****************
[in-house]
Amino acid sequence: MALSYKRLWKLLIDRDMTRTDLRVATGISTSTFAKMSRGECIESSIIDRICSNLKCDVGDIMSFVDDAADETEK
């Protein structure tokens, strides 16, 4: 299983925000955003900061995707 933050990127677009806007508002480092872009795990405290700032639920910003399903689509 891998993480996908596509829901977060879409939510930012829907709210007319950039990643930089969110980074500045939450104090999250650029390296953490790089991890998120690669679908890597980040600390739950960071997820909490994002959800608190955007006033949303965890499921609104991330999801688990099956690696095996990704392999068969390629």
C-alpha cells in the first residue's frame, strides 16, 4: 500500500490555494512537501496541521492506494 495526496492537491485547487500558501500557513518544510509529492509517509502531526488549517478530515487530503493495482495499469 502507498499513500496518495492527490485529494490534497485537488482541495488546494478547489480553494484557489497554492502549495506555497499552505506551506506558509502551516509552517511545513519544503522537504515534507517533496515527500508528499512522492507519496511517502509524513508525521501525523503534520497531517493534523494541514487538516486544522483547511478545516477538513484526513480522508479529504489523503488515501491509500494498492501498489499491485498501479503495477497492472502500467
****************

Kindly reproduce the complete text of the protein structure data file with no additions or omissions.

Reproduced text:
[in-house]
Amino acid sequence: MALSYKRLWKLLIDRDMTRTDLRVATGISTSTFAKMSRGECIESSIIDRICSNLKCDVGDIMSFVDDAADETEK
């Protein structure tokens, strides 16, 4: 299983925000955003900061995707 933050990127677009806007508002480092872009795990405290700032639920910003399903689509 891998993480996908596509829901977060879409939510930012829907709210007319950039990643930089969110980074500045939450104090999250650029390296953490790089991890998120690669679908890597980040600390739950960071997820909490994002959800608190955007006033949303965890499921609104991330999801688990099956690696095996990704392999068969390629």
C-alpha cells in the first residue's frame, strides 16, 4: 500500500490555494512537501496541521492506494 495526496492537491485547487500558501500557513518544510509529492509517509502531526488549517478530515487530503493495482495499469 502507498499513500496518495492527490485529494490534497485537488482541495488546494478547489480553494484557489497554492502549495506555497499552505506551506506558509502551516509552517511545513519544503522537504515534507517533496515527500508528499512522492507519496511517502509524513508525521501525523503534520497531517493534523494541514487538516486544522483547511478545516477538513484526513480522508479529504489523503488515501491509500494498492501498489499491485498501479503495477497492472502500467